After that, the monks at the monastery kindly kept me posted on her adventures and whereabouts. Over the years, I heard that the Karmapa traveled all over the world with his Tibetan terrier. The sight of her funny face always brought him and others a feeling of joy, and therefore, he gave her a name that translates from the Tibetan language as Beautiful Happy One. She became his friend and devoted companion, and they were rarely apart during her entire lifetime.

Once considered an ugly puppy, few appreciated what she possessed, yet from the moment she was born, she emanated happiness. It was as if she knew she'd eventually meet her wonderful friend, the Karmapa, who would recognize her true beauty and love her great soul.

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Blind Faith

By Gayle Mansfield Irwin

For we live by faith, not by sight.
~2 Corinthians 5:7

My blind dog Sage and I walked slowly down the school's newly tiled hallway toward the boisterous classroom. The voices of seventy third-graders mingled with chairs dragged across a wooden floor. Sage paused in the doorway and cocked her head to listen. The children's whisperings grew louder, and when they saw her, their delight manifested itself in enthusiastic squeals and jumps on the hardwood floor. Sage flopped to the floor and flattened herself horizontally. I bent down and whispered to her gently as the classroom teacher calmly spoke to her students. A moment later, Sage rose again, stuck her nose in the air, took a deep sniff and moved two steps forward, her feet following her nose. Having been her companion for nearly nine years, I knew Sage's long black muzzle helped her understand her surroundings, capturing the multitude of scents filtering through this room, from the youngsters seated in chairs to the lunches in their backpacks.
I tapped my leather boot on the floor as I often did when we visited new places, helping Sage realize I was nearby and signaling her to move closer. She obliged, using her senses of hearing and smell to guide her. I had come to understand during the past nine years that a blind dog in an unfamiliar setting uses her other, more acute senses and her faith in her special person to conquer her fear of the unknown. After Sage sat next to me, I began my presentation to the students.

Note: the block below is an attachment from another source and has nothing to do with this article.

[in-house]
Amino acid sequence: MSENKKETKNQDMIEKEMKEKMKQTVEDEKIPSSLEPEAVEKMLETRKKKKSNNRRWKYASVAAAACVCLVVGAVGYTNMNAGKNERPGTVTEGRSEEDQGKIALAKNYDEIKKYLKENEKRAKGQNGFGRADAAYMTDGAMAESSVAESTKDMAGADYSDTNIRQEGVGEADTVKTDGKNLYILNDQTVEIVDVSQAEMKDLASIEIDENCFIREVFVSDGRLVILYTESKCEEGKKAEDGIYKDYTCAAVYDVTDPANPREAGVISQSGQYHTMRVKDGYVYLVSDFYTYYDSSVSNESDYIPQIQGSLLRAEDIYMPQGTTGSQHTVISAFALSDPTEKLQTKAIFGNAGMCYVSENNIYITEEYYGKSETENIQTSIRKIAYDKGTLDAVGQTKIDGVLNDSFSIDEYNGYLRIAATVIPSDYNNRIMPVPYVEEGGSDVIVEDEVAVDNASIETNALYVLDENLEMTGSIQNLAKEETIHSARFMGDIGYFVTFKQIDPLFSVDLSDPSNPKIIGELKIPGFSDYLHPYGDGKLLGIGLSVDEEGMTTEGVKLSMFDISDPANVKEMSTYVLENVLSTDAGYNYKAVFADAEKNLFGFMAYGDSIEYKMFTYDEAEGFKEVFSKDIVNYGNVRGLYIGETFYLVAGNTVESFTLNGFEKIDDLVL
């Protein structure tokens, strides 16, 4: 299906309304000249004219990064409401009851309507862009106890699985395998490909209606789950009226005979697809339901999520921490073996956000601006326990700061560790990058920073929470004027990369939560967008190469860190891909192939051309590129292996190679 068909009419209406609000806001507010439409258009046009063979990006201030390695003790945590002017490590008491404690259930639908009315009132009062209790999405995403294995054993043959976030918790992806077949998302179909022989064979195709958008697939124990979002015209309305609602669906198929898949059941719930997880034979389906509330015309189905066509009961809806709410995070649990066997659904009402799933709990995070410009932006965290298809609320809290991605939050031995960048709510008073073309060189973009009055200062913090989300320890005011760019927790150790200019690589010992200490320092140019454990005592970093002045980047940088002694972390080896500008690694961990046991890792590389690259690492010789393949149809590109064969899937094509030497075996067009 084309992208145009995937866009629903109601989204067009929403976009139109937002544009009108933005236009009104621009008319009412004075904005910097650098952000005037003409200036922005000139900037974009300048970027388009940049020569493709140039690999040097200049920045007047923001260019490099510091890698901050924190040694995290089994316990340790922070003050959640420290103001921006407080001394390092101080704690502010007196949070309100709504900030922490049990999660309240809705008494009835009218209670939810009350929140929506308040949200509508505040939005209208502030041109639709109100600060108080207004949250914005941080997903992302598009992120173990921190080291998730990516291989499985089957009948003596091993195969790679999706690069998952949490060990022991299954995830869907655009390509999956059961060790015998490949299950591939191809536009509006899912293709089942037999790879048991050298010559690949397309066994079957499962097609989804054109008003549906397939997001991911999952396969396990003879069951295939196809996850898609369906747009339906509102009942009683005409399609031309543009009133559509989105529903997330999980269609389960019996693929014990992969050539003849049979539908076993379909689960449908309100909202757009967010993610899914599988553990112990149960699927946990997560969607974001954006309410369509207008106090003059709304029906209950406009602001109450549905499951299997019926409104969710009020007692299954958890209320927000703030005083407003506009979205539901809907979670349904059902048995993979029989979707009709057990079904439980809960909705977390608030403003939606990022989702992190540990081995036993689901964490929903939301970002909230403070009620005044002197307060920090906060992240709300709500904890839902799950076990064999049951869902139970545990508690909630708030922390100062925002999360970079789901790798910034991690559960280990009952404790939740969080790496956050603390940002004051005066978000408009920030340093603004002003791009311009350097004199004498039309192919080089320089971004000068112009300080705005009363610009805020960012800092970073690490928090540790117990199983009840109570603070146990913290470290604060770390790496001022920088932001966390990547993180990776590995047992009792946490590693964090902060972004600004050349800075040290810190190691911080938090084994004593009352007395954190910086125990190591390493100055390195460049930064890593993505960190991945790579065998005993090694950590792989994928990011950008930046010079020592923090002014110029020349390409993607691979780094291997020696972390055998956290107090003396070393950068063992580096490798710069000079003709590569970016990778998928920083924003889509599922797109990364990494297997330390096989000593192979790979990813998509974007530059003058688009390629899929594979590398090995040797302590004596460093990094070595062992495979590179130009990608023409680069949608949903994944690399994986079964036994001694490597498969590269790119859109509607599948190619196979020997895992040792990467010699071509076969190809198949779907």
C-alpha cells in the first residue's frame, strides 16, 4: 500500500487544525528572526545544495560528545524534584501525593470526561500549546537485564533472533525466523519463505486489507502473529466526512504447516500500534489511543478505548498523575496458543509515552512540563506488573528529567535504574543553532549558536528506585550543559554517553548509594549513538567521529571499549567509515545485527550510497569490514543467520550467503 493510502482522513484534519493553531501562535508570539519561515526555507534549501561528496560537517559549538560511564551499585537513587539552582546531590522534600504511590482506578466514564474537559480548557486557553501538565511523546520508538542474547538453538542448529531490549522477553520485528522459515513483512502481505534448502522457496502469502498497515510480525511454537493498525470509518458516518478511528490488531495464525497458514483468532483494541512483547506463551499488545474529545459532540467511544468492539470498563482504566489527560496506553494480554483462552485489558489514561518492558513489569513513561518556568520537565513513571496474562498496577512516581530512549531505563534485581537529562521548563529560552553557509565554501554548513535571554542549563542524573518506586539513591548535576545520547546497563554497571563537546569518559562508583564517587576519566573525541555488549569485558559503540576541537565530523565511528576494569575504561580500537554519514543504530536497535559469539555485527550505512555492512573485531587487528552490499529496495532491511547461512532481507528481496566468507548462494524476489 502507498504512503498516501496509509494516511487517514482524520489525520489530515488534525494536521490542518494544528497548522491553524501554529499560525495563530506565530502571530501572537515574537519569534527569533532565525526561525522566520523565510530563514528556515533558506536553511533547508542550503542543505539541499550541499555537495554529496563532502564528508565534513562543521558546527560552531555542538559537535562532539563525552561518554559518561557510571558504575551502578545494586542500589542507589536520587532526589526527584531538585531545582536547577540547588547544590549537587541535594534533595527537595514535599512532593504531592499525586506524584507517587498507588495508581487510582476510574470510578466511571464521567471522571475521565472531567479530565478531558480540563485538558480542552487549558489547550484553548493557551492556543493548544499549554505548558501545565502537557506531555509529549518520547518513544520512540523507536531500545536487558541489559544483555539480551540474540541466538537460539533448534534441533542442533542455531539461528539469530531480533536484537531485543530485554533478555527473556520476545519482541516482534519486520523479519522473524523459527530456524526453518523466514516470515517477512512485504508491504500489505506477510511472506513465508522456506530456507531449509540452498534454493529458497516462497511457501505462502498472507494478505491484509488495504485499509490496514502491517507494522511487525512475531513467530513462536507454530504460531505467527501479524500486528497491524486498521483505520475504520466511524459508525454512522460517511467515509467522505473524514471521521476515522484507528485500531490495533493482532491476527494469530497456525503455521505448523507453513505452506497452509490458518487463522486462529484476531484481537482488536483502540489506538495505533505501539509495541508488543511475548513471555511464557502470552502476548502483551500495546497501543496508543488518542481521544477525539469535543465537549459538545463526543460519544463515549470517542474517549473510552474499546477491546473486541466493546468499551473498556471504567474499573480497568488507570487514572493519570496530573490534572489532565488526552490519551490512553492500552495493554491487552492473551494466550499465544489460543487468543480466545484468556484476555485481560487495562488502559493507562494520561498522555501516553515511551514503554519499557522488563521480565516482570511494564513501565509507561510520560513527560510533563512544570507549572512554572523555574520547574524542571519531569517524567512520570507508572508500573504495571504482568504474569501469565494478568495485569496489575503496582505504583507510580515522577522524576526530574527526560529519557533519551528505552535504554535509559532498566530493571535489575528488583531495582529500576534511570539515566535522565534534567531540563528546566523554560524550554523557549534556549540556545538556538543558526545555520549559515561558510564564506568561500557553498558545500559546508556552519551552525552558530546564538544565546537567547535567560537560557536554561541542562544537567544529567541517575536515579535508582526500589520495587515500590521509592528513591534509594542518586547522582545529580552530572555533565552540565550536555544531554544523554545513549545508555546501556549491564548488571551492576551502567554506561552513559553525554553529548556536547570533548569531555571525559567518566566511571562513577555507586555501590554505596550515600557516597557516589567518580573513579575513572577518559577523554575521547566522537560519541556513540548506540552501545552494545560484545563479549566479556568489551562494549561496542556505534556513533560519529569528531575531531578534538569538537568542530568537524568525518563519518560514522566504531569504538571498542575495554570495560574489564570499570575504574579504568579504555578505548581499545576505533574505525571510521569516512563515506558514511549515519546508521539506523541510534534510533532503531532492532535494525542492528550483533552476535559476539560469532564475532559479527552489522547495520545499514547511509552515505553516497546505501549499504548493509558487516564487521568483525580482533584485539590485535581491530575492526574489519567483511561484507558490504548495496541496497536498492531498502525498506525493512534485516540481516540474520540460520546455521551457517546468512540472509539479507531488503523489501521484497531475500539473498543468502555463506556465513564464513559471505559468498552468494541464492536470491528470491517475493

I often marvel at Sage when we visit classrooms or other new places. Blind for almost eight years, she hesitates only slightly when we walk into unfamiliar buildings, following the sounds of my voice and footsteps with trust. When we reach a classroom filled with strange noises, as we did on this particular day, Sage pauses in the doorway and uses her nose and ears for navigation. I keep her on a leash while in the classroom for, within a few minutes, fear of the unknown subsides, her curiosity peaks, and she explores. The strangers' voices, though somewhat loud, make her inquisitive -- she wants to meet the people in the room. She trusts me to lead her through the crowd, avoiding head-on collisions with the sturdy desks or the children's bodies. She greets each child with a wagging tail and sometimes a nuzzle to a soft cheek. We walk among the crowd as I talk about disabilities and answer questions about my dog's blindness. This routine is repeated numerous times throughout the school year.

The journey began when a genetic disease robbed Sage of her eyesight at barely two years old. Trust increased as her vision decreased. The first ride on an elevator and the first night in a hotel room showcased her apprehension of the unfamiliar, but also her faith in me and in the words she had learned. I taught her words and phrases that I thought would help keep her safe, like "no," "sit," "come," and "stop," as well as "step up" and "step down" for navigating stairways and street curbs. Nearly a decade later, Sage still walks with confidence, trusting the one who guides, cares for, and protects her.